A gun is a tool, Marion, no better or no worse than any other tool, an axe, a shovel or anything. A gun is as good or as bad as the man using it. Remember that. -- Alan Ladd, "Shane"

Most of us have seen a Western. The influences of western mythology and its romantic qualities are inexorably bound to American society. The ideals and the ethics embodied in the western myth have been celebrated through the western film genre.

The post WWII generation spent countless hours in dark theaters immersed in the epic moment of the West -- a moment which existed in a time when our virgin continent beckoned settlers to farm its lush valleys and conquer its high mountains. It meant the possibility of creating a new life where no social or economic impediments could keep a good person from realizing his dream. In this epic moment, the settler stood face to face with the forces of nature and overcame all obstacles to realize their manifest destiny. There were clear heroes and villains.

Perhaps most memorable was the Western hero who was the embodiment of all the virtues in society. Actors such as John Wayne, Jimmy Stewart, Gary Cooper, Randolph Scott and Alan Ladd became larger-than-life manifestations of all that was true and right in America. In these classic Westerns, directors like John Ford, George Stevens and Howard Hawks manipulated the myth, creating romantic distractions and a deep longing for simpler times.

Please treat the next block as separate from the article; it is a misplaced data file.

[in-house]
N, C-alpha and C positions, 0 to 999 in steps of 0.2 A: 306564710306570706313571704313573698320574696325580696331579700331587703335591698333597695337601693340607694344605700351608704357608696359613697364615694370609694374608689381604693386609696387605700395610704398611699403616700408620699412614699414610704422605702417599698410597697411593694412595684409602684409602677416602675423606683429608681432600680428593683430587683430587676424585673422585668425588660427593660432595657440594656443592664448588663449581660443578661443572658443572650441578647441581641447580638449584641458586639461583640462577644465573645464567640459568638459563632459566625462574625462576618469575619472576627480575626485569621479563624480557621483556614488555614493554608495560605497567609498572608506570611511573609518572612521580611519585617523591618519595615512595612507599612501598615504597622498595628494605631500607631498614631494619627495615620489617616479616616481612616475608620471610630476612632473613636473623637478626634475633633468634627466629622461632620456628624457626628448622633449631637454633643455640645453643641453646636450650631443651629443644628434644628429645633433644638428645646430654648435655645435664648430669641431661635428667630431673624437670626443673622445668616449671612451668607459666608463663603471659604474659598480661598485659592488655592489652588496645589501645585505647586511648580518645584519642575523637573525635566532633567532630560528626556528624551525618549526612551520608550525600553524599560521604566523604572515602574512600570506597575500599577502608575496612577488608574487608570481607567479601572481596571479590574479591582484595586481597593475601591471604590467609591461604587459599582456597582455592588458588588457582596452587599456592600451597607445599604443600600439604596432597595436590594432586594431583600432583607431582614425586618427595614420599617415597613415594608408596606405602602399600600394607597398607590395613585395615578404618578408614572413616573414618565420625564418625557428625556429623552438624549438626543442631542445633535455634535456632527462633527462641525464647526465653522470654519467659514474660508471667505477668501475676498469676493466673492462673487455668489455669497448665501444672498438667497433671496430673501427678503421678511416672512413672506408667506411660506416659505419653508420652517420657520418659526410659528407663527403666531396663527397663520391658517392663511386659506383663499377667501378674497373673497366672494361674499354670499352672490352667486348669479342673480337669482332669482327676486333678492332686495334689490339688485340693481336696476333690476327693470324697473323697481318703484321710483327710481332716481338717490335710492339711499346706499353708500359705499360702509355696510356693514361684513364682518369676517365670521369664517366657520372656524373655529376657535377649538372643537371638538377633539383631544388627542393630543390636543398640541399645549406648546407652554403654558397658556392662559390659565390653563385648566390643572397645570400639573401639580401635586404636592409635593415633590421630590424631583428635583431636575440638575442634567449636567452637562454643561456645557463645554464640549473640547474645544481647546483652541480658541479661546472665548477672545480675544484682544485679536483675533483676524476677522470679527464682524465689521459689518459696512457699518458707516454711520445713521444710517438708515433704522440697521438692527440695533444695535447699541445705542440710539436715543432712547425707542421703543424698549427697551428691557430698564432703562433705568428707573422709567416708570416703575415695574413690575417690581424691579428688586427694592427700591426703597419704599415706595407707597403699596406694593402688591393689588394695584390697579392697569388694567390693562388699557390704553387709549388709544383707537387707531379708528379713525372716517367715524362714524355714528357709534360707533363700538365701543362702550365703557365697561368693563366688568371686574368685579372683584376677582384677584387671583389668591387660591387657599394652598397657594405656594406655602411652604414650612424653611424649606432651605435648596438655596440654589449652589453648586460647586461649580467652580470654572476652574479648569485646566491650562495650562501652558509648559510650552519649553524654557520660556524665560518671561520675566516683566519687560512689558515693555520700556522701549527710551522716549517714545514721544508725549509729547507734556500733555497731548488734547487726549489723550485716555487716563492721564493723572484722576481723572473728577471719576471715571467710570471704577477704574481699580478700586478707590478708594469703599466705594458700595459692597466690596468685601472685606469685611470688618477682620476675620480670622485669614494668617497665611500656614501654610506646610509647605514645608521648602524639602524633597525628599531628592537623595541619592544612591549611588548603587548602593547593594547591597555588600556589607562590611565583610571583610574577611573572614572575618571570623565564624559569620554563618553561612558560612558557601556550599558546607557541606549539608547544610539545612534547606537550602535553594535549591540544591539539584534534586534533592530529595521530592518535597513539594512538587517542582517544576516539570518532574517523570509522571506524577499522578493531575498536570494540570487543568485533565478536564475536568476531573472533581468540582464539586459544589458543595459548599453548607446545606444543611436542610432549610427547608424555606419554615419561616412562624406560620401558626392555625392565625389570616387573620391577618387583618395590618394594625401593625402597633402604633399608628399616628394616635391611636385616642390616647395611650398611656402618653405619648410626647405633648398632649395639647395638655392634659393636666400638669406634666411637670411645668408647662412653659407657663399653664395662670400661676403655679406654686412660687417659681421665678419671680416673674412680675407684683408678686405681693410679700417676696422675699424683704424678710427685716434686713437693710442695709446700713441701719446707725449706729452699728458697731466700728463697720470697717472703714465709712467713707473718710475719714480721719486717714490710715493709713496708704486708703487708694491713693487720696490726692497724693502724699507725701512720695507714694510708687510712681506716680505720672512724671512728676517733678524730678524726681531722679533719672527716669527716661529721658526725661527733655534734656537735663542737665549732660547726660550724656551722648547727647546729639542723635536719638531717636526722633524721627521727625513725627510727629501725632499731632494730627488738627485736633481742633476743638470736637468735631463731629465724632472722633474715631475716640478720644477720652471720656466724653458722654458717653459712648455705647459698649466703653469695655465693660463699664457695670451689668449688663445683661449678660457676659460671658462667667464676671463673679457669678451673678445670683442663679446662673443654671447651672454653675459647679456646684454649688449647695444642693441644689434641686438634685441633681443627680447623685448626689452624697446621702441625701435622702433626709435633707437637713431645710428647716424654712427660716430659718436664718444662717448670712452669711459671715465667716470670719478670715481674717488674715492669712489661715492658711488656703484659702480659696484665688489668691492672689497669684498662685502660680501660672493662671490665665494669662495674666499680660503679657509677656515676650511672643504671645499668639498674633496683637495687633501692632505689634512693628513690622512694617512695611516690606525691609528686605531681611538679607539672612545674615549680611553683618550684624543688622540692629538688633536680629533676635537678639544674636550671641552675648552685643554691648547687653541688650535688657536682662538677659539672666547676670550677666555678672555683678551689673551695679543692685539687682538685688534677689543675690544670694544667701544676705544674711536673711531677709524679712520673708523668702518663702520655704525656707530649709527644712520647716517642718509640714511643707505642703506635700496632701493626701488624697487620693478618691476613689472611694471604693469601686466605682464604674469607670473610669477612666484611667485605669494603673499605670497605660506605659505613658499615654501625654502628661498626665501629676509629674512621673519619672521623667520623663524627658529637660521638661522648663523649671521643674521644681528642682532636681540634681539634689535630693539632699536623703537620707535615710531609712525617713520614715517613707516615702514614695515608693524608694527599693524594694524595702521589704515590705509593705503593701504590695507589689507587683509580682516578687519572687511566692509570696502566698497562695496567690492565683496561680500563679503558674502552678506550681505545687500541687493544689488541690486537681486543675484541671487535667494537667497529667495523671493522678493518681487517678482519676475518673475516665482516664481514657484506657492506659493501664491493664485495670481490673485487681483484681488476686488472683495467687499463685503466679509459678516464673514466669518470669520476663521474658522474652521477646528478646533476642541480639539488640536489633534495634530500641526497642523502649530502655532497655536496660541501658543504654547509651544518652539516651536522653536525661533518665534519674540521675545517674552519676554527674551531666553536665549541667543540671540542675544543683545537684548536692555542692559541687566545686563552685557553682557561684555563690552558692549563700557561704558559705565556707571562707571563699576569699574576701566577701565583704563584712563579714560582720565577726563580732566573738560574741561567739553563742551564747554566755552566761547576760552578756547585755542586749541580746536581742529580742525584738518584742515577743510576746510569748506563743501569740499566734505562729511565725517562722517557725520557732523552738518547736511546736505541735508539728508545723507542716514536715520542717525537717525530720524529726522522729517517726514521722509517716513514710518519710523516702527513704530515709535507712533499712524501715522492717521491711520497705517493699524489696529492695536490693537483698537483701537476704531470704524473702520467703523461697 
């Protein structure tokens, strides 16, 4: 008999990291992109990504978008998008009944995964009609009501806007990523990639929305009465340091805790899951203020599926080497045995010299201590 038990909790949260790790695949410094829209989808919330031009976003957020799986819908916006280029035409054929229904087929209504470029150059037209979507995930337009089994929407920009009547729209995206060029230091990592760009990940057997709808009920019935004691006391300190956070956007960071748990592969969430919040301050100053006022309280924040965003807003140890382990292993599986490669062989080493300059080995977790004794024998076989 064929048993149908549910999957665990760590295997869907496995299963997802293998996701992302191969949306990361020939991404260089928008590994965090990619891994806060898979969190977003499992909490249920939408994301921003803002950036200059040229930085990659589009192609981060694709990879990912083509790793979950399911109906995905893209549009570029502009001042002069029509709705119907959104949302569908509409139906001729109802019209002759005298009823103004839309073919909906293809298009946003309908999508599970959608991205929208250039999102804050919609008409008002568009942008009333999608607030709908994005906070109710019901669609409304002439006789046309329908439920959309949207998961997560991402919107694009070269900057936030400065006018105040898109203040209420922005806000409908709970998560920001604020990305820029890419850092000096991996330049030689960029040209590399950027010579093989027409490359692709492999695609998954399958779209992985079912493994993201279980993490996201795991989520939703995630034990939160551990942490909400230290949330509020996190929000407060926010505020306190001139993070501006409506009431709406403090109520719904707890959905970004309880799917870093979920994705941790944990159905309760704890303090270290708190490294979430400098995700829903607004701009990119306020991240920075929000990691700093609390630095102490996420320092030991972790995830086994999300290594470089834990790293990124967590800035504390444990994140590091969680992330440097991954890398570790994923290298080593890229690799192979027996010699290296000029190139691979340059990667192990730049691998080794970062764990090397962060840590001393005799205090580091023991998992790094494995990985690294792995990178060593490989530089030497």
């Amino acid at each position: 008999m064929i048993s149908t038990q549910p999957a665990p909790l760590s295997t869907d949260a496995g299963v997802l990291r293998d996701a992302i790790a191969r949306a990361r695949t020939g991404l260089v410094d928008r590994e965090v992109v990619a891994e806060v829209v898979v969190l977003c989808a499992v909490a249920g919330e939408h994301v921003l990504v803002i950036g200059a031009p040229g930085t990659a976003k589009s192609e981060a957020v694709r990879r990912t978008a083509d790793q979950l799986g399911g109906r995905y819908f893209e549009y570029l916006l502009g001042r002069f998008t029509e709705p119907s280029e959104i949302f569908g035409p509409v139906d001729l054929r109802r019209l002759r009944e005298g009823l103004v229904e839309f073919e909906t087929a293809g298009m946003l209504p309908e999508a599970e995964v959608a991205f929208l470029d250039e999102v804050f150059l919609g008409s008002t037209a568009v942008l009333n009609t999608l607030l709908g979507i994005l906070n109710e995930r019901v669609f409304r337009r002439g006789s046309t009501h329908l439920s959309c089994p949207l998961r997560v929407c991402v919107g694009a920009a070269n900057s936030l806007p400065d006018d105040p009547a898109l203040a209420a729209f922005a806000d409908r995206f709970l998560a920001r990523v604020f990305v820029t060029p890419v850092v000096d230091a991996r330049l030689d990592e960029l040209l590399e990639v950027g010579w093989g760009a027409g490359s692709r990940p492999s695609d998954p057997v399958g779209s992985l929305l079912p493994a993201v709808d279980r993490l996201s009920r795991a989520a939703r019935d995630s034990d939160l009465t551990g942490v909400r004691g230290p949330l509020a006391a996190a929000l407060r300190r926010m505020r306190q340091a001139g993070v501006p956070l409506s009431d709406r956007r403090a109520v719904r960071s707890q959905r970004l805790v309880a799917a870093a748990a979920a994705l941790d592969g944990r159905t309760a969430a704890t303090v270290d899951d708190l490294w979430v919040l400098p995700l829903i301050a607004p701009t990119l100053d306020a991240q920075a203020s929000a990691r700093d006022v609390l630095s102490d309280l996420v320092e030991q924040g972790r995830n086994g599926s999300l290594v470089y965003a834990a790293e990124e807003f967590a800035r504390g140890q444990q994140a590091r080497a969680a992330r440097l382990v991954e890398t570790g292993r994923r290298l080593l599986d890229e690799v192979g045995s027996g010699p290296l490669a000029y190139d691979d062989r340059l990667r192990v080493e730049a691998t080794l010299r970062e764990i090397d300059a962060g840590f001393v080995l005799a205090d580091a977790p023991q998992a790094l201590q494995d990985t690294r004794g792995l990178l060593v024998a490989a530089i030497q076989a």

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George Stevens' "Shane" is perhaps the quintessential classic Western film. Set in the pristine yet dramatically menacing Teton Valley, Shane appears like a savior in a saddle -- a lone, almost supernatural figure in buckskin descending into a valley to defend honest homesteaders against a corrupt rancher. Befriended by the Starrett family, Shane is seen through the eyes of young Joey Starrett who idolizes the mysterious visitor. Shane temporarily removes his buckskins and tries to become part of the community. However, Shane is, at his core, a gunfighter and cannot shake his violent past. In the end, he straps on his guns and resolves the homesteaders' conflicts but now, having unleashed his violence, he must once again ride on to inevitable isolation. As Shane rides away from the valley, young Joey Starrett is heard yelling, "Shane, come back. Shane." And not unlike Shane, the classic Western soon found itself unable to live among a changing society.

Film is reflexive. It serves as a mirror on our communities and points of view. As the '50s became the '60s, a new Western began to emerge -- a Western that questioned the myth and in some ways implied that the myth was corrupt. Directors began to view the West as a period of time where settlers corrupted a sort of the garden of Eden. The men and women who were depicted as blameless, endearing, strong and brave were transformed into ambiguous characters who eventually corrupted the garden they sought to tame. The new Western offered less romantic, grittier realism and heroes that were more morally and personally ambiguous.